Follow your gut to digestive health
Did you know that trillions of bacteria live in the body? Most are helpful; some aren’t. The term “microbiome” describes all the bacteria that live in your body, mostly in your digestive system. When you have more good than bad bacteria in your gut, you’re in healthy equilibrium.
Both probiotics and prebiotics contribute to digestive health. Probiotics are the healthy bacteria that live in the gut. Prebiotic fiber is the food that fuels the good bacteria, helping maintain a healthy digestive balance. It’s a synergistic relationship. Without prebiotics as fuel, probiotics would starve. With prebiotics, probiotics thrive.
“How much do I need?” “Where do I find pre- and probiotics at the store?” These are common questions I hear from shoppers. Read on to learn the answers.
While all fiber is important to feeling your best every day, only certain fibers are what we call prebiotics. Aim for about 5 grams of prebiotic fibers every day. Foods with prebiotic fiber include:
• Fruits and vegetables such as bananas, onions, garlic, leeks, asparagus and jicama. You’ll get the most prebiotic benefit if you eat them raw; if you do cook, choose steaming instead of boiling or roasting.
• Black, kidney, navy and garbanzo beans. Canned varieties are convenient and can easily be added to soups, stews and chili.
• Green, brown and red lentils. Once cooked, try adding to your kids’ mac and cheese or your favorite spaghetti sauce. Or puree and add to ground beef when making casseroles or mixed dishes like tacos or meat loaf.
• On days when you feel your prebiotic fiber intake is light, add a scoop to water, juice, or yogurt.
There is no “Daily Value” for probiotics because each strain is unique, and the beneficial dose varies. The best way to select a probiotic is to research those that are known to offer the health benefit you seek and the dose recommended. Generally, probiotics should be consumed daily in amounts exceeding one billion CFU. Look for these probiotic choices at grocery stores:
• Yogurts. On the label, look for the statement “live and active cultures” as an indicator that the product contains probiotics. Choose yogurts that are lower in sugar.
• Kefir. Often thought of as a drinkable yogurt, kefir has different types of probiotics than yogurt. It’s made by fermenting milk with a yeast and bacteria and can be found in our health markets.
• Kombucha. This is a fermented beverage made from green or black tea.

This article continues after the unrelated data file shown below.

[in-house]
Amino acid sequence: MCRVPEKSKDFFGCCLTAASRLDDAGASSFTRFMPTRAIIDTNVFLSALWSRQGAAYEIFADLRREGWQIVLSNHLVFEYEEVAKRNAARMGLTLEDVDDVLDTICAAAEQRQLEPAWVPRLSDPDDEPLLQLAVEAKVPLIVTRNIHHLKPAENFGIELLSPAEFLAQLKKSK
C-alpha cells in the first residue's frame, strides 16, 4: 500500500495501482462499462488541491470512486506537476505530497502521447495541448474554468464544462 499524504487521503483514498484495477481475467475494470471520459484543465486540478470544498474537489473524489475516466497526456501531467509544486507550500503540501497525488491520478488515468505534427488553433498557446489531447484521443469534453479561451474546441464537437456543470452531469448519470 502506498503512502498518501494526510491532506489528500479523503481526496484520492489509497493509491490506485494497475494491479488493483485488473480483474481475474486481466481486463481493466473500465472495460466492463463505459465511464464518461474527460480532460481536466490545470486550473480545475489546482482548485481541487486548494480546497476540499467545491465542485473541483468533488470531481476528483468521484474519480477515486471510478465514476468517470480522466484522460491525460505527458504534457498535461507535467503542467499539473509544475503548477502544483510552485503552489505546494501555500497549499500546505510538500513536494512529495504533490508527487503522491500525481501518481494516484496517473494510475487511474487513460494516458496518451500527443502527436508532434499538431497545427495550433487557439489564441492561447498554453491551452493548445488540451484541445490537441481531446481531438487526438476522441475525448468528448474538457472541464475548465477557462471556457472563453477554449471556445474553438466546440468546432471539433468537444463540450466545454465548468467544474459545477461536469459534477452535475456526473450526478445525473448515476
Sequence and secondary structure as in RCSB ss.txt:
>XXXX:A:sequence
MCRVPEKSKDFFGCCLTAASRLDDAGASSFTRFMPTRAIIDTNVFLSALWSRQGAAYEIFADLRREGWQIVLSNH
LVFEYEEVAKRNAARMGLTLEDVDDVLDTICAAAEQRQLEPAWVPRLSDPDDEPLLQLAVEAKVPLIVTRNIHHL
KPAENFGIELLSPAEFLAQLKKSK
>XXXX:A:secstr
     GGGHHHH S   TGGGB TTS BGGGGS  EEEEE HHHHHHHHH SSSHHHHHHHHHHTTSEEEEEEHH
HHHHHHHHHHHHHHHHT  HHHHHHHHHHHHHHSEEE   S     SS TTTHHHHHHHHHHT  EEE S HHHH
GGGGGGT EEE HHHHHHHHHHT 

• Fermented vegetables. Selections such as fresh sauerkraut and kimchi can be added to sandwiches and tacos or used as a topping on pizzas or avocado toast. The brine can be used in salad dressings or even Bloody Marys!
• You can find probiotics, that offer the combined benefit of prebiotic fiber and probiotics per serving.
Including pre- and probiotics in your daily eating habits can help you feel the benefits of a healthy digestive system, which may include comfortable regularity, immune support, heart well-being, and potentially, help with mood.
Zoodles with Creamy Avocado Cilantro Sauce
Makes 4 servings
2 large zucchini
1 cup cherry tomatoes, halved
For the avocado sauce:
1 clove garlic, crushed or minced
2 ripe avocados pitted, and peeled
Large handful of cilantro, about 1/2 cup loosely packed
2 tablespoon lemon juice
2 tablespoons olive oil
1/2 teaspoon salt or to taste
1/2 teaspoon black pepper
Water as needed
4 scoops Regular Girl
• Cook zoodles according to package directions. Drain any excess water.
• While the zoodles are cooking, cut the avocado in half and remove the pit. Add the avocado to a blender along with the minced garlic, cilantro, lemon juice, olive oil, salt, pepper, water and Regular Girl.
• Blend until mixture is creamy, adding additional water until the sauce is at the desired consistency.
• Add the sauce to your zoodles. Toss with avocado sauce. Or chill! This dish is also delicious cold.
• Top with halved cherry tomatoes and parmesan cheese before serving.
Optional: For additional flavor, sauté zoodles with olive oil, garlic, mushrooms and red pepper flakes for a few minutes before adding the sauce. Zoodles tend to pick up the flavor of whatever they are cooked in.
Nutrition information (per serving): 270 calories, 22 g fat, 15 g monounsaturated fat, 4 g saturated fat, 22 g carbohydrate, 14 g fiber, 4 g protein, 310 mg sodium, 20 percent Daily Value for potassium, 70 percent Daily Value for vitamin C.
Claire Henning, RD, LD, is a registered dietitian at Hy-Vee